The Manila Times : Concepcion: Unity key to prosperity

By Catherine S. Valente | The Manila Times

PRESIDENTIAL Adviser for Entrepreneurship Jose Maria "Joey" Concepcion 3rd on Thursday called on Filipinos to rally behind presumptive president Ferdinand "Bongbong" Marcos Jr., saying a united citizenry "can do wonders for the country and bring prosperity for all."

Concepcion urged the people to seize an opportunity for further economic growth after more than 31 million voted for Marcos, based on the partial unofficial result of the elections.

"Millions of Filipinos, united behind one leader, can do wonders for this country and bring prosperity for all," he said in a statement.

Marcos received the first majority vote for a president since the time of his father, Ferdinand Marcos Sr.

The number of votes, which exceeded 31 million according to the partial unofficial count of the Commission on Elections (Comelec) transparency server, is almost twice that for President Rodrigo Duterte.

"With such a strong, historic mandate, there is a golden opportunity for successful economic reform, now that both the public and Congress are united behind a single leadership," Concepcion said.

He said this is especially important to the country's micro, small and medium enterprises (MSMEs), who make up 99.5 percent of the enterprises in the country and employ almost 60 percent of Filipinos.

"Many of our countrymen continue to be underrepresented and unheard. Many of them see entrepreneurship as a way out of poverty. It is where industry, ingenuity and grit can get you further than you would as an employee. Entrepreneurship is where people have a fair chance at social and economic mobility. It is a level field, very much like the elections, where a poor man's vote counts as much as a rich man's," he said.

He noted that judging from how the country voted, "it would be safe to say that many MSMEs believe Bongbong Marcos can help them."

When he was interviewed during Go Negosyo's "Kandidatalks" series in the weeks leading up to the elections, Marcos said MSMEs deliver the most impact on society, because any effort to help them will be felt immediately, even by the big corporations.

He said many Filipinos are willing to work and become entrepreneurs, but they will need assistance.

Marcos also acknowledged how organizations like Go Negosyo can help mentor small entrepreneurs, and how the government can allocate a portion of the Internal Revenue Allotment for MSMEs.

He said taxes must be rationalized for the benefit of small entrepreneurs, and believes that agriculture, given support in terms of loans and R&D and infrastructure, can succeed in its role as a foundation of the country's industrialization.

The former senator also promised to continue Duterte's Build Build Build program, and extend its scope to include the information and power infrastructure.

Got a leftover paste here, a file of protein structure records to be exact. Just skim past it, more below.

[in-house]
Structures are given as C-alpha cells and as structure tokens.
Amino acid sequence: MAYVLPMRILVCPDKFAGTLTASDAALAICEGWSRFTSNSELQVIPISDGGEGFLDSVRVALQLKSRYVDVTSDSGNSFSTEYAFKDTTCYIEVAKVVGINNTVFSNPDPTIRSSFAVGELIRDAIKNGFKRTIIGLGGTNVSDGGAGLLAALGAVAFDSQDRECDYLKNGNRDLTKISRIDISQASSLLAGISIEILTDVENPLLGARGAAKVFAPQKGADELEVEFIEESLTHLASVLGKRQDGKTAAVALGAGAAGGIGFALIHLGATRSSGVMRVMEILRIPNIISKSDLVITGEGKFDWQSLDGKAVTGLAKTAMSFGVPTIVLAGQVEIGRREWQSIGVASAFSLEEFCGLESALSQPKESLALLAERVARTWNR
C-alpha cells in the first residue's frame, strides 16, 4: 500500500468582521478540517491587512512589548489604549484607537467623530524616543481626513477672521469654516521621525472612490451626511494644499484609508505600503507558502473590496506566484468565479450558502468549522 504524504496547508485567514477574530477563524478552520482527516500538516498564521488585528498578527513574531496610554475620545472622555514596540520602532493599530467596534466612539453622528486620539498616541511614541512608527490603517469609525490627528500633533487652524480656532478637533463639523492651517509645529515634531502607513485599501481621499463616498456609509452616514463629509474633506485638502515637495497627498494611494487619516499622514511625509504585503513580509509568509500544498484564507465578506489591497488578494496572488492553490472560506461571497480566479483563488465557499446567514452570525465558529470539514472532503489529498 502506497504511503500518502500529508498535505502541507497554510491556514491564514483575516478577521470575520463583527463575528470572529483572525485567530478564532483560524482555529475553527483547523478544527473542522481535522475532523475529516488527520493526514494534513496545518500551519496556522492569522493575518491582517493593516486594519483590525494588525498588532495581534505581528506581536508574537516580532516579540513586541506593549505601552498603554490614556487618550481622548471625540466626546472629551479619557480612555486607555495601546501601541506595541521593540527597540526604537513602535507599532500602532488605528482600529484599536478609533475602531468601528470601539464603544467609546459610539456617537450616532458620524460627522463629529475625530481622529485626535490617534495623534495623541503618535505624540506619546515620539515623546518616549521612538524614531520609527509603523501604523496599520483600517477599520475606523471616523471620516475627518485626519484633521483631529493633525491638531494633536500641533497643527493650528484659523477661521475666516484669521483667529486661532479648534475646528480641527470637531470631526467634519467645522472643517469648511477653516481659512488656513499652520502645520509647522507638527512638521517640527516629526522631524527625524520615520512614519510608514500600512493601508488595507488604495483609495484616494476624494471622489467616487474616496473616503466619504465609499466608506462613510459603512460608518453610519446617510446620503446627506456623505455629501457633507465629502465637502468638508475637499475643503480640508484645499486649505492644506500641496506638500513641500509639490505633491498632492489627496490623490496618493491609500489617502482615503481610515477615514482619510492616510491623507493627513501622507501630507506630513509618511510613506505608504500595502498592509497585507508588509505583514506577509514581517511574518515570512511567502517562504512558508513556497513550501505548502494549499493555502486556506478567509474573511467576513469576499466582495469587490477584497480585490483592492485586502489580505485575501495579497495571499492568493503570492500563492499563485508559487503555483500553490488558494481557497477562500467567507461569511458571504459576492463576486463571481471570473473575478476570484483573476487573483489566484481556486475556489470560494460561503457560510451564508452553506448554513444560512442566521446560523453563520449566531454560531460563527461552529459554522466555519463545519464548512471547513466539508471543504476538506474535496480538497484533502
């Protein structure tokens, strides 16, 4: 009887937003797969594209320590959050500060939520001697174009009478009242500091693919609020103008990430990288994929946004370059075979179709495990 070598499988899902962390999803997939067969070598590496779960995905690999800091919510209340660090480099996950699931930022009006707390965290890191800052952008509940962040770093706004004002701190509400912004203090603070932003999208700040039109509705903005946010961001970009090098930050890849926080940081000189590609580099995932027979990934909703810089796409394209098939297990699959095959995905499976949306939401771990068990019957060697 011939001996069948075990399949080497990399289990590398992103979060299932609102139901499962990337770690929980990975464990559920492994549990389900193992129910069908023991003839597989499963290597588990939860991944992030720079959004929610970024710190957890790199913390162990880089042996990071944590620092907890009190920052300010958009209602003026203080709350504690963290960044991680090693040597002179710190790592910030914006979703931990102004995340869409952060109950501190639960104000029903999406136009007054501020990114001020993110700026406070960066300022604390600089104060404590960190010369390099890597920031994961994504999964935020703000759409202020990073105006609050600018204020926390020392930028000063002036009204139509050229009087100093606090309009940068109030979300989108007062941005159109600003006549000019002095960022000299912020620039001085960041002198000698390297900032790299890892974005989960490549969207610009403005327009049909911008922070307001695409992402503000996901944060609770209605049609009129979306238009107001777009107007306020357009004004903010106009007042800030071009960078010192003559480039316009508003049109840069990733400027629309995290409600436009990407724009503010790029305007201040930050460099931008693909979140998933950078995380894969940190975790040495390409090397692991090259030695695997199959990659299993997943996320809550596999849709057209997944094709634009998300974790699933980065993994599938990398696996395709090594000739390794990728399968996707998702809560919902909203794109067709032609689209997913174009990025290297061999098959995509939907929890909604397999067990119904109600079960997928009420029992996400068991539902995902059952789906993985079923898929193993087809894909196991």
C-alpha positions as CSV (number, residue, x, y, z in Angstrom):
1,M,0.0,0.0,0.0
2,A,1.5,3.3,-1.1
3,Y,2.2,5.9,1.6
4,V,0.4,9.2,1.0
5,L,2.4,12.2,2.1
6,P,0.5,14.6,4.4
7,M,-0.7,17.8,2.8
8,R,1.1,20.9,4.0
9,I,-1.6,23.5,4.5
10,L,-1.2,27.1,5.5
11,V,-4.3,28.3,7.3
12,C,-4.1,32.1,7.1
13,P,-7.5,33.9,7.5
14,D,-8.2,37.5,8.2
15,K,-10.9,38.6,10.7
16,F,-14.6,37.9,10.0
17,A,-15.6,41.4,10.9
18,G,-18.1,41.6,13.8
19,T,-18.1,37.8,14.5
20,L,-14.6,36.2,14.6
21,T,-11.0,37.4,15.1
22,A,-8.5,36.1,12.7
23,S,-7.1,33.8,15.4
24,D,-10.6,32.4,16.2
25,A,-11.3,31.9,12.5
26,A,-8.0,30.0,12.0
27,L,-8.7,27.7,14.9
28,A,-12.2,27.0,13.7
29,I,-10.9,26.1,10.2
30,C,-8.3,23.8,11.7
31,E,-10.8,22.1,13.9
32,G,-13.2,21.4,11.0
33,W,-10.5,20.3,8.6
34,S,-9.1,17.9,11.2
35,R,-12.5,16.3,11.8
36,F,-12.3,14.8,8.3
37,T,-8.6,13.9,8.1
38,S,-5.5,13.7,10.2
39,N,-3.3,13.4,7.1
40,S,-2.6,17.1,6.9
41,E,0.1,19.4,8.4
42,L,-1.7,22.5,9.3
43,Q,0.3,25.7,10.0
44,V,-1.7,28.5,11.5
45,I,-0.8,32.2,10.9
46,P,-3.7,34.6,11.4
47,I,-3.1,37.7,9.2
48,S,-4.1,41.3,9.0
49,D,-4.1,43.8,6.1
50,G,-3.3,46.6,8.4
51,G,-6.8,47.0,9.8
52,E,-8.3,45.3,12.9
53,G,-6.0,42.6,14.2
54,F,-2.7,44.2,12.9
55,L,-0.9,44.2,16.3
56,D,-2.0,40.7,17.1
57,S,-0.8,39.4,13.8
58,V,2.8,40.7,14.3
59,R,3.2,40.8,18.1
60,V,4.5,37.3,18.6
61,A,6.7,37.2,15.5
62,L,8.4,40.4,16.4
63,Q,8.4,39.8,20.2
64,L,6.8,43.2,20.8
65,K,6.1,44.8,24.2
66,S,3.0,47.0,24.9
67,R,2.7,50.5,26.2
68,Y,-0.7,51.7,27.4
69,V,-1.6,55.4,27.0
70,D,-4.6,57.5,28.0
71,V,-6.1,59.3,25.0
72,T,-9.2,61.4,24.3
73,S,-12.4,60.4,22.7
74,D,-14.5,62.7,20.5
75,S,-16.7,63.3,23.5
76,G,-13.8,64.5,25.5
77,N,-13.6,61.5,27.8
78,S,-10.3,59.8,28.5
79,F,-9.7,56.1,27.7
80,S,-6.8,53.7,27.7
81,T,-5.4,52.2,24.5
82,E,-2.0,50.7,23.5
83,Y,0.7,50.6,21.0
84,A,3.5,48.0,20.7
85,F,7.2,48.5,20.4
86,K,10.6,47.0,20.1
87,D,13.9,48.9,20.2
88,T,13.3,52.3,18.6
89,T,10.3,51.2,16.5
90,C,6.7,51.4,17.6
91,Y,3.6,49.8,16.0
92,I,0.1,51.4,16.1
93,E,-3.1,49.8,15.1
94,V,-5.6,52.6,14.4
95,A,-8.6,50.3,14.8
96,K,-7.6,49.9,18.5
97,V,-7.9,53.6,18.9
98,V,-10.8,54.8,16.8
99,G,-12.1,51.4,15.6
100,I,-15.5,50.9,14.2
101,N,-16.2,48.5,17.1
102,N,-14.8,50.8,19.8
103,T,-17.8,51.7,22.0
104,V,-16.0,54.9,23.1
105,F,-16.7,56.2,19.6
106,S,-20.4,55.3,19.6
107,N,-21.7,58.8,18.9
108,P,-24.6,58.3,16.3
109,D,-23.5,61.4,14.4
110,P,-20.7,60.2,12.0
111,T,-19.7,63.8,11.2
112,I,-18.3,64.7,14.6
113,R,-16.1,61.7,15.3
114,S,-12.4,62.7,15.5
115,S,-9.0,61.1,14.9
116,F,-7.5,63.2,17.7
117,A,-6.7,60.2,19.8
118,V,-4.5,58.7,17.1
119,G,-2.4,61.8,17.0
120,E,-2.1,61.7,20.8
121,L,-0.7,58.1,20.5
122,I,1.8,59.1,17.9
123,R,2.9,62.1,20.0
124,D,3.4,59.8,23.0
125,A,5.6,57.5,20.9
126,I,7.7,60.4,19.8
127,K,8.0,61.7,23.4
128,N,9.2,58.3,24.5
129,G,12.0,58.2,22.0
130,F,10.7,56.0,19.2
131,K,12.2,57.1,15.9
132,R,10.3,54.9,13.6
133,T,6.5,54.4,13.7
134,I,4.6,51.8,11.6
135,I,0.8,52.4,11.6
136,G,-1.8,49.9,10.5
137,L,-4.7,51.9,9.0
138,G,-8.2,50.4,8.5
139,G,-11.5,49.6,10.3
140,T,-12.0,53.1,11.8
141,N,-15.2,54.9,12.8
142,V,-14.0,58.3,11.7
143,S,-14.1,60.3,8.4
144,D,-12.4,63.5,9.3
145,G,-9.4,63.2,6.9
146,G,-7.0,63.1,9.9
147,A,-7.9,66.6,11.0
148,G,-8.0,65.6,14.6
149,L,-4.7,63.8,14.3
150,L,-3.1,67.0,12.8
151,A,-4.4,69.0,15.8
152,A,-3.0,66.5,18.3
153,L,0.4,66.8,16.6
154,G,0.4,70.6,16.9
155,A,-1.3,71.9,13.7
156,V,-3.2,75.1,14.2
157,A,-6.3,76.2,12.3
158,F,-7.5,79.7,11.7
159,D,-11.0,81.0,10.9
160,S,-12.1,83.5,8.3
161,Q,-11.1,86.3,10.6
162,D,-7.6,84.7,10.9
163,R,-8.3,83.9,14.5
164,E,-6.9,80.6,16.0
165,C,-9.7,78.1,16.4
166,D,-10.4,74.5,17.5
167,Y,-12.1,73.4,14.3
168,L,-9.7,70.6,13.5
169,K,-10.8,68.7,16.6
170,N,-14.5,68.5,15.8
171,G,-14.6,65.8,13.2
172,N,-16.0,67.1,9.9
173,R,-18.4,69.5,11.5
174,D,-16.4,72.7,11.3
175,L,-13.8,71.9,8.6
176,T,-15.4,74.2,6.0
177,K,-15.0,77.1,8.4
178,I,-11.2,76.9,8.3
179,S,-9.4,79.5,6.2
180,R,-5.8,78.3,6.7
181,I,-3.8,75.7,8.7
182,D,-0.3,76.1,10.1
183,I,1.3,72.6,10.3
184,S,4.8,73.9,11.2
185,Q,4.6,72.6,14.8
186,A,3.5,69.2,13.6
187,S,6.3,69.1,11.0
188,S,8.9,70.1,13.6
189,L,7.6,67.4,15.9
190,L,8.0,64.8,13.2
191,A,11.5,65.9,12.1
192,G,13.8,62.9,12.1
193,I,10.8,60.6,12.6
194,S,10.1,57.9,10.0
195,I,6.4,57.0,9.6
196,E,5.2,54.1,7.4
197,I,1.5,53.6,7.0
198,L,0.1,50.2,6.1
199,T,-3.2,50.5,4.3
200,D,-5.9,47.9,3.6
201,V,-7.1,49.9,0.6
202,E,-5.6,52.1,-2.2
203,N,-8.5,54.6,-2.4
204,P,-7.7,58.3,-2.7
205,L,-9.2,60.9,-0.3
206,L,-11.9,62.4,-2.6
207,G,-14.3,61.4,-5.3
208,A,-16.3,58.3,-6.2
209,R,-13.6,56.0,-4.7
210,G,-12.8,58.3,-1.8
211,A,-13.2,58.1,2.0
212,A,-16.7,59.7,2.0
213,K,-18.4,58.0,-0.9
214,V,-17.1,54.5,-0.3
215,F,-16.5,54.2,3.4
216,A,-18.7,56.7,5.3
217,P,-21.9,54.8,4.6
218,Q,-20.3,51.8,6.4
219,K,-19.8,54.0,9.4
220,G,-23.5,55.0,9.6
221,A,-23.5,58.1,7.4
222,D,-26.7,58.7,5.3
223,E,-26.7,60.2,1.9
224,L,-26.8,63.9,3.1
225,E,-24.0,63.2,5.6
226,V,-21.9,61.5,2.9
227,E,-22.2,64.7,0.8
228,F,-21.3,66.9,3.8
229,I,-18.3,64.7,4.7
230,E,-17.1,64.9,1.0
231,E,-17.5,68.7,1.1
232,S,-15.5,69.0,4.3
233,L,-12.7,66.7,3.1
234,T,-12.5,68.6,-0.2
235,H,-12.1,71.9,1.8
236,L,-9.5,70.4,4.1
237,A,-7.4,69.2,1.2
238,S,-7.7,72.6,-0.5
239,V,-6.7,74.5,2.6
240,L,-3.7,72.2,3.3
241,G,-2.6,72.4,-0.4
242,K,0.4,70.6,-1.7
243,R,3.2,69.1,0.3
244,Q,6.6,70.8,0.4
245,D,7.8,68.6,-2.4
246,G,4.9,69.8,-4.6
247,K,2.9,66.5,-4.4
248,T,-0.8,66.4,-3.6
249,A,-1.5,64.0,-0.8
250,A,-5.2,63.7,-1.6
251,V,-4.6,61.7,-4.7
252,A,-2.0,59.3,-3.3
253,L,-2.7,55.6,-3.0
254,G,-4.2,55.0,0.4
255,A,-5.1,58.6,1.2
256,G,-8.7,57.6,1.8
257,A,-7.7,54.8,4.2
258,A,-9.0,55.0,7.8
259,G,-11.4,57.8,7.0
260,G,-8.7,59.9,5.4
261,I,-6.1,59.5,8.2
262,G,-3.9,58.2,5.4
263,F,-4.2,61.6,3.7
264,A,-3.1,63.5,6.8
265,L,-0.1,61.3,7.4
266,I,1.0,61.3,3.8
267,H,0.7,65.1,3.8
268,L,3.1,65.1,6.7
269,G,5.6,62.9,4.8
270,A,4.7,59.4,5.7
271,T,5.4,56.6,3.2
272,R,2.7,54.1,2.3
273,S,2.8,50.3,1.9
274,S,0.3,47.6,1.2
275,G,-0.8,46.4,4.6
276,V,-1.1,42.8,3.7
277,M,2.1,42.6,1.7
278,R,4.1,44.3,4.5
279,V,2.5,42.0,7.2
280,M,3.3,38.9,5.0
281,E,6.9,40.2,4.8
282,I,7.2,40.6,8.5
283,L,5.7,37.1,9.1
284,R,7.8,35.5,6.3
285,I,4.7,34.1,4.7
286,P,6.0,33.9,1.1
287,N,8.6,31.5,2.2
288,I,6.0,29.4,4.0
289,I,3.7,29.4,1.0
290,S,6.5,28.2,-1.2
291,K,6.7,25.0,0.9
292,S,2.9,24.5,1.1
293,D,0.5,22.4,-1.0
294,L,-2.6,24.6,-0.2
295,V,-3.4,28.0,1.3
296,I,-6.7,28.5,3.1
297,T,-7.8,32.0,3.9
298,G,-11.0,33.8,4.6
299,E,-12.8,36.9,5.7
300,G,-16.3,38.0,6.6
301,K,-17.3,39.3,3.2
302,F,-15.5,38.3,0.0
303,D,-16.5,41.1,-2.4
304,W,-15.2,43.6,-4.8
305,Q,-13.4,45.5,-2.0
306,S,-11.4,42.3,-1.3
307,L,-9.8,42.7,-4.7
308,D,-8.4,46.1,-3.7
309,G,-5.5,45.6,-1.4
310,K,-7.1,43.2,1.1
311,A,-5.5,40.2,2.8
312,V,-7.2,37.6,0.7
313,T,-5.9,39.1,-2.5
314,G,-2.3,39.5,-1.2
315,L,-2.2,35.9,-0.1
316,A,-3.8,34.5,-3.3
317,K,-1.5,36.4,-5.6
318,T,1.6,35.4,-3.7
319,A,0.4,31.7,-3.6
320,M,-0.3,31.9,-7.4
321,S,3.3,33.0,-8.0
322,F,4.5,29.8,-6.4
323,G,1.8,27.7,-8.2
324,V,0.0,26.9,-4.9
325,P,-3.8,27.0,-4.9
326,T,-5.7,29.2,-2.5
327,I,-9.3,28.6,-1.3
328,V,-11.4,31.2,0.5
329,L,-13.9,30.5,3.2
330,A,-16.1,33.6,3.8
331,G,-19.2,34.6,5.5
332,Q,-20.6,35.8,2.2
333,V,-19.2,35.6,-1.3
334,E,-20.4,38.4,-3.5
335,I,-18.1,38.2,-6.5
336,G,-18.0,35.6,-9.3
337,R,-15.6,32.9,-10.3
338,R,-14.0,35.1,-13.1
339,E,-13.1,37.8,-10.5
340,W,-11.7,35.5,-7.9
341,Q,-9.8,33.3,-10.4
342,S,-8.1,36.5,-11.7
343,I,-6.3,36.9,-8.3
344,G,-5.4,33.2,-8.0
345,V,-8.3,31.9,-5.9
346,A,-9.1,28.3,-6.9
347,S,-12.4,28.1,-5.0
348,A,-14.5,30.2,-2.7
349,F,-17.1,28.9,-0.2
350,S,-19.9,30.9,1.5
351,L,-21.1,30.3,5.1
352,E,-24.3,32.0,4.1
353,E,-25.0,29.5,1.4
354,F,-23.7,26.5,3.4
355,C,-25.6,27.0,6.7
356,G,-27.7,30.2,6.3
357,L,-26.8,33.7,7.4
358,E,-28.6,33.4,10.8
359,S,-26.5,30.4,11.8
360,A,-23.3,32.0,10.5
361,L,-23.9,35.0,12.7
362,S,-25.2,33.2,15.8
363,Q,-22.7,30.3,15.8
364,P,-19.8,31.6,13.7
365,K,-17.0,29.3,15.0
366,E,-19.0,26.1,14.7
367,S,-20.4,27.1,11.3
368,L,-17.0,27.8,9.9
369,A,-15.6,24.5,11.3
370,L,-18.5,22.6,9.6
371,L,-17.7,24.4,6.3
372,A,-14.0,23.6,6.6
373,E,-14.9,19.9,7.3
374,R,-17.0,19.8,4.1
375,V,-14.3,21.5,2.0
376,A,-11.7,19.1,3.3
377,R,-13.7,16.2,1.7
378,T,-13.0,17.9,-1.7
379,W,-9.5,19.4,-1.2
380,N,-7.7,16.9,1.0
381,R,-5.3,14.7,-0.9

Concepcion acknowledged that the elections were highly charged and some Filipinos became emotional about the results.

"I understand that sentiments are high right now, but this is not the time to be a fragmented nation," he said.

The times have become more uncertain because of the twin problems facing all countries right now, Concepcion said.

The coronavirus pandemic remains unpredictable as variants continue to threaten the population.

The war in the Ukraine, meanwhile, is feared to become protracted and could continue to wreak havoc on the global economy.

"Everywhere there is uncertainty. However we may feel about our new president, we must get our act together, support this government and move forward. It is the wish of more than 31 million Filipinos and we must listen. It would be the responsible thing to do as a citizen," Concepcion said.

He said that "when we fail to unite and we refuse to carry on, we ourselves sabotage our own progress and create a negative perception of the country" and "this never looks good to investors."

"I say this even as my family and the Marcoses have a shared history. With our paths now crossing once more, I believe it is an opportunity for our generation to see how we can finally work together," he added.

Concepcion's father, industrialist Jose "Joecon" Concepcion Jr., was a political detainee during Martial Law, and worked to ensure free and honest elections by founding the election watchdog Namfrel during the 1986 snap elections.

"He saw that the best way forward is to buckle down to work," Concepcion said of his father, who continued to lead one of the country's biggest conglomerates during the Marcos administration and who eventually served in the government several years later.

"Some of our countrymen still sit at the opposing end, but I believe they have something to contribute. For unity to become reality, we must reach out and include everyone. They would expect to be extended the same conciliatory hand had they been the victors in this election," he said.

Concepcion said a majority vote represents the voice of the underprivileged and underrepresented.

"Social media will make sure that those who have access to it will have their voices heard. But we have to listen to those who are truly at the margins of society. That's democracy."

"For many of our kababayans, elections are the only time they can be heard. They have no means to buy airtime, and some can barely write a letter, let alone go online and rant on Facebook," he said. "The people have spoken and let known their decision; it is our duty to respect that, and we must let the new President do his part."